Sat, Sep 09, 2006 - Page 2 News List

Ministry slammed over hotlines

LINES CROSSED One legislator said the interior ministry's decision not to set up an independent help line for financial problems reflected bureaucratic ineptitude

By Max Hirsch  /  STAFF REPORTER

Women's rights groups and legislators wrangled with Ministry of Interior (MOI) officials yesterday over whether a new hotline service targeting economically disadvantaged callers should be integrated with an existing hotline for victims of domestic and sexual abuse.

The ministry had planned to establish a 995 hotline to dispense financial advice to callers, such as how to avoid or reduce debt, and to address other severe but common economic difficulties.

However, due to a number of difficulties encounted in the planning stage, the ministry recently announced that it will merge the proposed 995 hotline with the already operational 113 hotline, which helps callers with questions on domestic and sexual abuse.

The merger would place all of the services originally associated with the proposed 995 hotline under the 113 line, which women's rights advocates say will detract from the latter's effectiveness in helping abuse victims.

Kao Hsiao-fan (高小帆), director of the Taipei Women's Rescue Foundation, hosted a press conference yesterday where legislators from both the Democratic Progressive Party (DPP) and the Chinese Nationalist Party (KMT) questioned the wisdom of the ministry's plan to combine the two hotlines.

"The two hotlines' services are not compatible," DPP Legislator Hsiao Bi-khim (蕭美琴) said, adding that the merger could prevent callers from receiving the help they need.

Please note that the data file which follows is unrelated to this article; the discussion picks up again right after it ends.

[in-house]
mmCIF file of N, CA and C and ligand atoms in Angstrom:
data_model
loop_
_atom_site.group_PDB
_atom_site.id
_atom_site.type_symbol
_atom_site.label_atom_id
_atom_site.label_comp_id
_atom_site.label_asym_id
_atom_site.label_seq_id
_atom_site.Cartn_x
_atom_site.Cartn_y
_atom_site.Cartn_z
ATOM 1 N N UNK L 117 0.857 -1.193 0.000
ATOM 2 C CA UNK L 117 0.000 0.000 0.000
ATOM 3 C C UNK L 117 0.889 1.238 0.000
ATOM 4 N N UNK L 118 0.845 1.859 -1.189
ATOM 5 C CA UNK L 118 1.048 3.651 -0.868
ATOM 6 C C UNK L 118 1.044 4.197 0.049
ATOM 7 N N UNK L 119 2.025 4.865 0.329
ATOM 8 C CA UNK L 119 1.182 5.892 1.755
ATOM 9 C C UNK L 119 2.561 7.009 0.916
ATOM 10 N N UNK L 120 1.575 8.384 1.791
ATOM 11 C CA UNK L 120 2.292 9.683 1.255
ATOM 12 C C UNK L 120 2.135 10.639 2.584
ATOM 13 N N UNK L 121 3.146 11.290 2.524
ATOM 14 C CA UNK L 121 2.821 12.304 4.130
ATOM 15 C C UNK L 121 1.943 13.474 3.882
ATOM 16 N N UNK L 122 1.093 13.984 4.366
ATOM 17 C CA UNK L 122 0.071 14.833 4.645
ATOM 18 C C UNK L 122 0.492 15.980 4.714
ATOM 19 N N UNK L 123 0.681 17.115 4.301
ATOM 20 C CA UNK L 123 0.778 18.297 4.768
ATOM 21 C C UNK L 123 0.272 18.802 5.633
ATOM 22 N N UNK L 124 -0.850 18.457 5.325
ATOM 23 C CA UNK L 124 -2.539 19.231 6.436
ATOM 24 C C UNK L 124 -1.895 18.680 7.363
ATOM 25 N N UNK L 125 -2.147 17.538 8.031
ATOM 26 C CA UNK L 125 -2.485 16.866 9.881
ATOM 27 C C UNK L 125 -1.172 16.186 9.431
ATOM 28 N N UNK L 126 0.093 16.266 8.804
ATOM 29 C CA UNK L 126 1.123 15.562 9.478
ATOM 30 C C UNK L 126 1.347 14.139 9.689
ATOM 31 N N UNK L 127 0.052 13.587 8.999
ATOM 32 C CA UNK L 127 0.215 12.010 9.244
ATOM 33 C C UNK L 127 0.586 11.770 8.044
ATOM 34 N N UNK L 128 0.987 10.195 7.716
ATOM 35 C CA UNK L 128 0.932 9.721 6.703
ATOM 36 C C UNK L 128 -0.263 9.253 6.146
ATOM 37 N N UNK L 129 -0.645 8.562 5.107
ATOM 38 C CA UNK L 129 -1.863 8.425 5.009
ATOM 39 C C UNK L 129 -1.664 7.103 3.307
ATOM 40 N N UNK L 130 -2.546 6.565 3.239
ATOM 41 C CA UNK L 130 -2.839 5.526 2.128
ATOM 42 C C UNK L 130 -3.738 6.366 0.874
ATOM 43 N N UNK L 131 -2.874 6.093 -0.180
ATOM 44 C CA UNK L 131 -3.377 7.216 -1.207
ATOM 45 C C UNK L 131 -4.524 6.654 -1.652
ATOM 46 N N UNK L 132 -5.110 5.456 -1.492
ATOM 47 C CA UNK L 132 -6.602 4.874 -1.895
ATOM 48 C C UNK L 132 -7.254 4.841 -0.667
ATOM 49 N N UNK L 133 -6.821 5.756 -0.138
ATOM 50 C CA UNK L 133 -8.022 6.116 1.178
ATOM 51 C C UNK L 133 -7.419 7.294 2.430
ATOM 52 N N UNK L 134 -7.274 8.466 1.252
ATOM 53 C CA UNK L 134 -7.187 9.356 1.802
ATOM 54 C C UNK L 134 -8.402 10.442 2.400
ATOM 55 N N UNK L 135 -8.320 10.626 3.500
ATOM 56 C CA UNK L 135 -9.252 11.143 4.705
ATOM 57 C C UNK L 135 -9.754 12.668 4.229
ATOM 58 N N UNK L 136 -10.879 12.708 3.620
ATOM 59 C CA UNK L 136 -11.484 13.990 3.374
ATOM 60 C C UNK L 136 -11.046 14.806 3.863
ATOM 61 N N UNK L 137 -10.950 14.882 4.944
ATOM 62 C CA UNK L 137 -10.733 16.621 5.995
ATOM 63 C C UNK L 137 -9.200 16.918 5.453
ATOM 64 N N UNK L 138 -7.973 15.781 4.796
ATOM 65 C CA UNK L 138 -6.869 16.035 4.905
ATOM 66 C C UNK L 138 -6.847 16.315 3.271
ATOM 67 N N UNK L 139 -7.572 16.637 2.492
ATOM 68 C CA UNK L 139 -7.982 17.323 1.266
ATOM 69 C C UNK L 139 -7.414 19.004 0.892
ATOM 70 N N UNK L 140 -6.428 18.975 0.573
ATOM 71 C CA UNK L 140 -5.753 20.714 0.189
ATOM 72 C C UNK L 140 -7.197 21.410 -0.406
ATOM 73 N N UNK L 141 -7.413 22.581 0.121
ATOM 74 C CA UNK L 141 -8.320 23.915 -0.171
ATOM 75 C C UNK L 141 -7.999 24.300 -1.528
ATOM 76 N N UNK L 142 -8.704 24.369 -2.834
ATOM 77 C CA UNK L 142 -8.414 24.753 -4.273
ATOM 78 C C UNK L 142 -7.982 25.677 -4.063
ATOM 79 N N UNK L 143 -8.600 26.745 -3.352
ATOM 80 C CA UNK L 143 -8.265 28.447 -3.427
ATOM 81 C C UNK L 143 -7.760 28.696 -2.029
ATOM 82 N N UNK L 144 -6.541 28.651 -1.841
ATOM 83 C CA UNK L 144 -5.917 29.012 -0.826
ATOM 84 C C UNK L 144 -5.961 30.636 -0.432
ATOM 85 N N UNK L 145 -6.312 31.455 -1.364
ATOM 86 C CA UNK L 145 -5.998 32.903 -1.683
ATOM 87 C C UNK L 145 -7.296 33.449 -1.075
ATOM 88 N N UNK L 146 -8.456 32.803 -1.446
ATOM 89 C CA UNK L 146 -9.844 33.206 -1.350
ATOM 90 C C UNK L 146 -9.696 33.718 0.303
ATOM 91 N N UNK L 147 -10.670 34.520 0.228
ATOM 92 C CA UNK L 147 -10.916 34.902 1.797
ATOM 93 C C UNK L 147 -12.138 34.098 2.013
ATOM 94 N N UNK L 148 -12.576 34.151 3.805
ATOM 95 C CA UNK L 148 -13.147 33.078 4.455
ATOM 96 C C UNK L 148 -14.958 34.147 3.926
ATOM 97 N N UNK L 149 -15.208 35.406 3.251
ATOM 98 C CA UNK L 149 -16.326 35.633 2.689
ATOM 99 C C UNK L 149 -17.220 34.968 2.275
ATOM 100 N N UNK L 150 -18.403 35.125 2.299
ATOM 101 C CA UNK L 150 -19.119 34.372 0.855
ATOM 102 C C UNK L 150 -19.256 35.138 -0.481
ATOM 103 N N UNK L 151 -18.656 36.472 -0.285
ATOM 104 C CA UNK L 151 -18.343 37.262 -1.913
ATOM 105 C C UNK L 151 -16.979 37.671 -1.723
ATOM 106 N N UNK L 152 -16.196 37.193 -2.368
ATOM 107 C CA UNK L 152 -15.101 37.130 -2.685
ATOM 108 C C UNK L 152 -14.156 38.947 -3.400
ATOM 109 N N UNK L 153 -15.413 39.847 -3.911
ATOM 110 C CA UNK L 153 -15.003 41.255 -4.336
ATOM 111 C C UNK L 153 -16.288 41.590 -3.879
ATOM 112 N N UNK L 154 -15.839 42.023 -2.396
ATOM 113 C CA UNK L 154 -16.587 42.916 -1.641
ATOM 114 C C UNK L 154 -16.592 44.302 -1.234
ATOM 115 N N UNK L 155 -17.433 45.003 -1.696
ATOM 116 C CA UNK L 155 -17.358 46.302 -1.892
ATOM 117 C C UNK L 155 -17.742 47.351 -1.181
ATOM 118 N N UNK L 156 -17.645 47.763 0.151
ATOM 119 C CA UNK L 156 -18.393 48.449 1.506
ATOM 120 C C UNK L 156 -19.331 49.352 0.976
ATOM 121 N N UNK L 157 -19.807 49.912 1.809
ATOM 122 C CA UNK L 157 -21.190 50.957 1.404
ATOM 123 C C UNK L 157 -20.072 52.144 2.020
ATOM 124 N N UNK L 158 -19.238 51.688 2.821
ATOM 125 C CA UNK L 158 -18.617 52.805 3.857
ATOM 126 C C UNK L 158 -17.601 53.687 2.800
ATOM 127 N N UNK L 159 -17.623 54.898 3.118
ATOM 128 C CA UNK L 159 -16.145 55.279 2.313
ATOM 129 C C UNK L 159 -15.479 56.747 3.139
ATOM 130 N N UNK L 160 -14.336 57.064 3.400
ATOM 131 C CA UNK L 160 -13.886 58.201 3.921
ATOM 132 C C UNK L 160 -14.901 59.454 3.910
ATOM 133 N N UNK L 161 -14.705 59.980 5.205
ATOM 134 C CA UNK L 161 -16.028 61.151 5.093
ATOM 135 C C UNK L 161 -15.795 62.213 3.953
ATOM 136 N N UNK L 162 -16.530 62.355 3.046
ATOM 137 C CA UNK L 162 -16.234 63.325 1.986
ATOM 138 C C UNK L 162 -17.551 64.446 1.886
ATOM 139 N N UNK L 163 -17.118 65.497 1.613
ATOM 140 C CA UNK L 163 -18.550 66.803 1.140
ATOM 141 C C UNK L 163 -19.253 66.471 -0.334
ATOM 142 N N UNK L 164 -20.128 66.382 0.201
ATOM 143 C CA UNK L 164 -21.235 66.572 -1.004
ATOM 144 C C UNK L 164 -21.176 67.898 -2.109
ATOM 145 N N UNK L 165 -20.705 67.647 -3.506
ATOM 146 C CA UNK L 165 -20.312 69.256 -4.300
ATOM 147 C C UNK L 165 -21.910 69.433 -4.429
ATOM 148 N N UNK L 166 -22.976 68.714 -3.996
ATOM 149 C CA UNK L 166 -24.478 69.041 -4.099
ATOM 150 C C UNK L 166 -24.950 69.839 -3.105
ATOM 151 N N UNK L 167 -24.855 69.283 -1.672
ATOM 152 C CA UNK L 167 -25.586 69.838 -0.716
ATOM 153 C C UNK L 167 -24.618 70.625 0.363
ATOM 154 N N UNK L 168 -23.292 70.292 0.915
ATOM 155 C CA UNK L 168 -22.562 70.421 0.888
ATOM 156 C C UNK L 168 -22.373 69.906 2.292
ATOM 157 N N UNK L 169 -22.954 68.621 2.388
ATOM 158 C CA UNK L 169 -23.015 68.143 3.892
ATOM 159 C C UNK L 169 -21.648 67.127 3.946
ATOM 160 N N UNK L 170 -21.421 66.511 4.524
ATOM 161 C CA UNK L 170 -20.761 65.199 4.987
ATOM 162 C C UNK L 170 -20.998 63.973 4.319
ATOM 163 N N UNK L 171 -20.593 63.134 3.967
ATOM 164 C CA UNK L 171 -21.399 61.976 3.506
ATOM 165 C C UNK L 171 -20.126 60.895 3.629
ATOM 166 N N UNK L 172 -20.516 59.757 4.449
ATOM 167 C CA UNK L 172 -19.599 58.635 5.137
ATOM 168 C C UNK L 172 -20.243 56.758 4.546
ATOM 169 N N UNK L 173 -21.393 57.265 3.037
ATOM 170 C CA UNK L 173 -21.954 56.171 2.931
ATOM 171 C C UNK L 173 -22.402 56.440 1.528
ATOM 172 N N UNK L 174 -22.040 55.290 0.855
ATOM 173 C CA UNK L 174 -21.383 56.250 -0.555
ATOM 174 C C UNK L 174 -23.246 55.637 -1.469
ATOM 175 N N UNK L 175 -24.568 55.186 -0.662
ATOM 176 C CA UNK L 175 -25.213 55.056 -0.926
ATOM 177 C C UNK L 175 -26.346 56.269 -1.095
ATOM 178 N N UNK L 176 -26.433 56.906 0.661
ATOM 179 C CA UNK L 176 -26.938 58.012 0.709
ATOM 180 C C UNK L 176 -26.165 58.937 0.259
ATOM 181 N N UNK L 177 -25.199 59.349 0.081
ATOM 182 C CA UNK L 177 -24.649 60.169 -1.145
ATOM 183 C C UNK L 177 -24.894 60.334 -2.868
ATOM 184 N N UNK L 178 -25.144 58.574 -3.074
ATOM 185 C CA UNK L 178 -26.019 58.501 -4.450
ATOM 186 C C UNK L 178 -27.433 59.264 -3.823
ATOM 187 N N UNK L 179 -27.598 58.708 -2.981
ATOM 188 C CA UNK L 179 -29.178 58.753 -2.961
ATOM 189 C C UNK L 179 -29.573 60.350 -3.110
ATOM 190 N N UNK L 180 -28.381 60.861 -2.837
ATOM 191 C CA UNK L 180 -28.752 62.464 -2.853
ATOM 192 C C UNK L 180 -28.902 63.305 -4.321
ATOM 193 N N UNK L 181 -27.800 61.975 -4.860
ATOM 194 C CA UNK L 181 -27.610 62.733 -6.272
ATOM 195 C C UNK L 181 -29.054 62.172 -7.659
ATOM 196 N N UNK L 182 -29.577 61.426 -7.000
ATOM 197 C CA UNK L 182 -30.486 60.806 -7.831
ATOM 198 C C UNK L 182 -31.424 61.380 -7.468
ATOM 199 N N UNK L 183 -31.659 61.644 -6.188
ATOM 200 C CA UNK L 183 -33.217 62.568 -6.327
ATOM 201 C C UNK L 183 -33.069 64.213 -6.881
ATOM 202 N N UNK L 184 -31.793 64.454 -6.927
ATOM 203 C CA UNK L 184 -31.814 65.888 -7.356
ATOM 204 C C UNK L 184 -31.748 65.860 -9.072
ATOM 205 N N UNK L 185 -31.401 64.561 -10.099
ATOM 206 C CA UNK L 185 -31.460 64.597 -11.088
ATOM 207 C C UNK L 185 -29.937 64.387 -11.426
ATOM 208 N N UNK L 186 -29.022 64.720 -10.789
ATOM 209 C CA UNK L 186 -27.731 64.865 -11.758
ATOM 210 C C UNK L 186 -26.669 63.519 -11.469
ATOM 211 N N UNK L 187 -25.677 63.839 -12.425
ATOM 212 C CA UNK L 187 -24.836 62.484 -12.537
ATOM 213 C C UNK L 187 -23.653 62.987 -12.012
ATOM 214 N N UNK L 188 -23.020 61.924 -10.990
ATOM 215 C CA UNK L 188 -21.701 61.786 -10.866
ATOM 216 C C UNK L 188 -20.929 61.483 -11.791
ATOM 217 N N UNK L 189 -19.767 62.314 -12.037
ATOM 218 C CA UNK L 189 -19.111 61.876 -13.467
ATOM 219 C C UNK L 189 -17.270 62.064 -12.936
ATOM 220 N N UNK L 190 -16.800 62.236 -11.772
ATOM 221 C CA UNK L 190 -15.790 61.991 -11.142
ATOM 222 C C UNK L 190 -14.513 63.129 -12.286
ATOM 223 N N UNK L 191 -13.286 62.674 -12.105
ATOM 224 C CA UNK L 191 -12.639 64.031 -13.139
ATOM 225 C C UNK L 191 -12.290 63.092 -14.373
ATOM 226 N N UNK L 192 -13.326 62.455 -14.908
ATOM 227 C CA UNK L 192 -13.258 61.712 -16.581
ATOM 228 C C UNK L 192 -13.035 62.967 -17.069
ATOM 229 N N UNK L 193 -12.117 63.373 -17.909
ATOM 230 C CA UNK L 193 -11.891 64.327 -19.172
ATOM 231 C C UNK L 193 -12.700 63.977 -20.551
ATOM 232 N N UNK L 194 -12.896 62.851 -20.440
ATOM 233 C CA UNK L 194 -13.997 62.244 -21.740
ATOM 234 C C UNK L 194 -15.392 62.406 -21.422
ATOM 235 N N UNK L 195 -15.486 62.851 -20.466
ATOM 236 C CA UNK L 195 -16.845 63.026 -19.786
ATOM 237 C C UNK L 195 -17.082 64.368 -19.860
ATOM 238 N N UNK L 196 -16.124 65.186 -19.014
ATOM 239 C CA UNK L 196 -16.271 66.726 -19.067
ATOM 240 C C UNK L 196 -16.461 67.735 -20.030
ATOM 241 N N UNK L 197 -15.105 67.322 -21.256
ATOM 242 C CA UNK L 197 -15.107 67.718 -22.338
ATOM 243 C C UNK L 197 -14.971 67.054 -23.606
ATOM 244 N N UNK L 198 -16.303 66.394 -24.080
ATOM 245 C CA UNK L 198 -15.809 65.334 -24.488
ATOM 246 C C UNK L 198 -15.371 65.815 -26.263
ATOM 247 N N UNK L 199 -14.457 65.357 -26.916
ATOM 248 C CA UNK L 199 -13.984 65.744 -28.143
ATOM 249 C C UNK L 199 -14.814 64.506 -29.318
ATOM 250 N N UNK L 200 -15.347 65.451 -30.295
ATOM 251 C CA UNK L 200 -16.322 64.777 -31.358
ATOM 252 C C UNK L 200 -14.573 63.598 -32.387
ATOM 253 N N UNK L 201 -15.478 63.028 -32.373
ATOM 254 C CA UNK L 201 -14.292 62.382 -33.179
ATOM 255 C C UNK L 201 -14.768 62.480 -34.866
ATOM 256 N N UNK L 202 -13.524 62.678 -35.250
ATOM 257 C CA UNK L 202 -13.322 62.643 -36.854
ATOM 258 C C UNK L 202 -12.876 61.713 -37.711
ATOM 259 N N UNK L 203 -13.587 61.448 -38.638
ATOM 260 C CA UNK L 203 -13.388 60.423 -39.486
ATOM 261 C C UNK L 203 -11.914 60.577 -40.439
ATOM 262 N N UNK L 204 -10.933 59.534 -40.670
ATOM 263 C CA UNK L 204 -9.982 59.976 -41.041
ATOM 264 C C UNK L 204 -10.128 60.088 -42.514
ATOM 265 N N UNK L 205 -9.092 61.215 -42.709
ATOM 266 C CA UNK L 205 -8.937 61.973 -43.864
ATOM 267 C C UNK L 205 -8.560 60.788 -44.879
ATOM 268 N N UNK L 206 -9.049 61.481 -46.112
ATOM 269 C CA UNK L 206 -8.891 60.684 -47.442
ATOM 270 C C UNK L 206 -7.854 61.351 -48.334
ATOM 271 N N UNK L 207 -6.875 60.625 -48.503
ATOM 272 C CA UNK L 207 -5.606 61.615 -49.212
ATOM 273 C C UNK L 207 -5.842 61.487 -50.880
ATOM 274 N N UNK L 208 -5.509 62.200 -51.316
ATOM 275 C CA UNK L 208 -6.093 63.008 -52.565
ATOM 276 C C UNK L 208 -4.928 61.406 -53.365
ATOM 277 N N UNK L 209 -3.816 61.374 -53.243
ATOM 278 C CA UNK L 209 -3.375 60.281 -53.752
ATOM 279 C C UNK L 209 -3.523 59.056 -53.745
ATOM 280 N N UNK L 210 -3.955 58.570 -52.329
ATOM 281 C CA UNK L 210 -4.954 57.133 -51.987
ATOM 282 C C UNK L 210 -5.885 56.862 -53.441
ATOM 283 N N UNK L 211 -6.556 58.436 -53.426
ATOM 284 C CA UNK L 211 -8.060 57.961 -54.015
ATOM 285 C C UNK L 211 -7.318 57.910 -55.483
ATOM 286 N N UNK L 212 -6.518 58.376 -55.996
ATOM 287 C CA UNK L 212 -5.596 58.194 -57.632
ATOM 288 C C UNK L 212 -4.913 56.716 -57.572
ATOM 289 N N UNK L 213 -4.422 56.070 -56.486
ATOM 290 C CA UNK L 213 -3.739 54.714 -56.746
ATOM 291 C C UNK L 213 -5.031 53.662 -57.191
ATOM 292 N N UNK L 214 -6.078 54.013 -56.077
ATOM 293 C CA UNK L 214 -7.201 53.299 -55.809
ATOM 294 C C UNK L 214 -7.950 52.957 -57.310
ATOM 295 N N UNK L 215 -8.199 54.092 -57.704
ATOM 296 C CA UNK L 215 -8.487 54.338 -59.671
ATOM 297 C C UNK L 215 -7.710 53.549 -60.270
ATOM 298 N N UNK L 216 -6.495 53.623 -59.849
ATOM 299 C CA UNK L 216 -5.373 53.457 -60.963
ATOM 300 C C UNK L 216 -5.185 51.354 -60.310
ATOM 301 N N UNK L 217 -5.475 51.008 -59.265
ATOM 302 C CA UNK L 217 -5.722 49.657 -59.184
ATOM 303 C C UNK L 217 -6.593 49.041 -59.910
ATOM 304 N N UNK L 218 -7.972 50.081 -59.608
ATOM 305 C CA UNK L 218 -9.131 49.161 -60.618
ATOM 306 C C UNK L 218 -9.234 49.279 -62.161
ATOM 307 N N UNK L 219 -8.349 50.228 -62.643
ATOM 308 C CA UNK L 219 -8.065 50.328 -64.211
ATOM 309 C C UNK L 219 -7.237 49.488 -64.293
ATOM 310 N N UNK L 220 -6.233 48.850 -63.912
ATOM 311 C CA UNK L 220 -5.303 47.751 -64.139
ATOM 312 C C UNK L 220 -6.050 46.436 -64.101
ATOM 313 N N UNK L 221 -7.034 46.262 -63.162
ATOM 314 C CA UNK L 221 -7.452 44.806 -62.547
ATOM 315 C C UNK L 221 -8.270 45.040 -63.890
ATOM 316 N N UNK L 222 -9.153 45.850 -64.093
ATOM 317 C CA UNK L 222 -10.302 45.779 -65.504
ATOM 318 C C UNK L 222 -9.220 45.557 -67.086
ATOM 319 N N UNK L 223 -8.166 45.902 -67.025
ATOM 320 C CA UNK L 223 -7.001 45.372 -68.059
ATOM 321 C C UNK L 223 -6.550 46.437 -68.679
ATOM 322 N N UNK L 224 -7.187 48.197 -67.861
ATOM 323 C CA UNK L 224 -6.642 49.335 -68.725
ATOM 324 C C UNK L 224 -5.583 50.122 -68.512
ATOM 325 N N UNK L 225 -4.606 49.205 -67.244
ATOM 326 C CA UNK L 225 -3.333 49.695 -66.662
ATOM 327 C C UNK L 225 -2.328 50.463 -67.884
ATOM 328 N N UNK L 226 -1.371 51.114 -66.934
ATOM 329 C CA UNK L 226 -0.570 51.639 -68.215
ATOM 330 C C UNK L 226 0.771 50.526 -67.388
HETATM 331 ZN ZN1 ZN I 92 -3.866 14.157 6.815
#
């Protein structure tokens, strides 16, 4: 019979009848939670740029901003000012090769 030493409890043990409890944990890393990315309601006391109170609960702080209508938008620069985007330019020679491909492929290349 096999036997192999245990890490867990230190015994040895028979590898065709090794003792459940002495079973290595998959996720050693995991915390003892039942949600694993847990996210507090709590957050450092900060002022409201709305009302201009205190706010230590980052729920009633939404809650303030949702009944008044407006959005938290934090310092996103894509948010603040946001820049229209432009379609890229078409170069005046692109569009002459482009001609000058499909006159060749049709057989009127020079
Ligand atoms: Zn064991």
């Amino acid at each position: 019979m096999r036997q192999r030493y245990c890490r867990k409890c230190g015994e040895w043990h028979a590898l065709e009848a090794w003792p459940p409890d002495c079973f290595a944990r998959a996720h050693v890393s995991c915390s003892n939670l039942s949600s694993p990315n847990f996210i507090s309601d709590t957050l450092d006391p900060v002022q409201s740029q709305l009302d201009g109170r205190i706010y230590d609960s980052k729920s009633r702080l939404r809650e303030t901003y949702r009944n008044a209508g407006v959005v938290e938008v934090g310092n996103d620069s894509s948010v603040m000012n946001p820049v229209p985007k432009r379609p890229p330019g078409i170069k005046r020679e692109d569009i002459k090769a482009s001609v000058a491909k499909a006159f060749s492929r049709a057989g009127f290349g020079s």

Chang Chin-li (張錦麗), director of the Modern Women's Foundation, a non-profit organization dedicated to protecting women's rights, said the merger could be lethal because the domestic and sexual abuse hotline (113) helps many callers experiencing life-threatening emergencies.

Deputy Interior Minister Lin Chung-sen (林中森) acknowledged during the press conference that the merger "wasn't the most ideal plan" but said that it was the only way to get another much needed hotline launched in the near future.

"Folks enduring severe economic hardships can't wait -- we want to get the hotline up and running before someone does something extreme, like take their own life," Lin said.

He added that the new hotline would merely be a "service window" under 113 to which calls regarding economic hardship could be forwarded.

Lin said that technical and budgetary problems had resulted in the plan to link up the proposed hotline with the already operational 113 hotline.

KMT Legislator Joanna Lei (雷倩) said she thought the ministry's intentions were good, but found it hard to believe that with the technology available in Taiwan, the ministry couldn't set up a separate hotline.

The ministry's failure to set up an independent telephone line for the new service reflected how ineffective and unwieldy the nation's bureaucracy was, she added.

"It's taken quite some time to get 113 off the ground and advertise the hotline among victims of domestic and sexual abuse," said He Bi-chen (何碧珍), executive secretary of the National Alliance of Taiwan Women's Rights Association (NATWRA).

Combining two hotlines offering two totally different sets of services would only confuse callers, and make it harder for them to know what services are available on which hotlines, He said.

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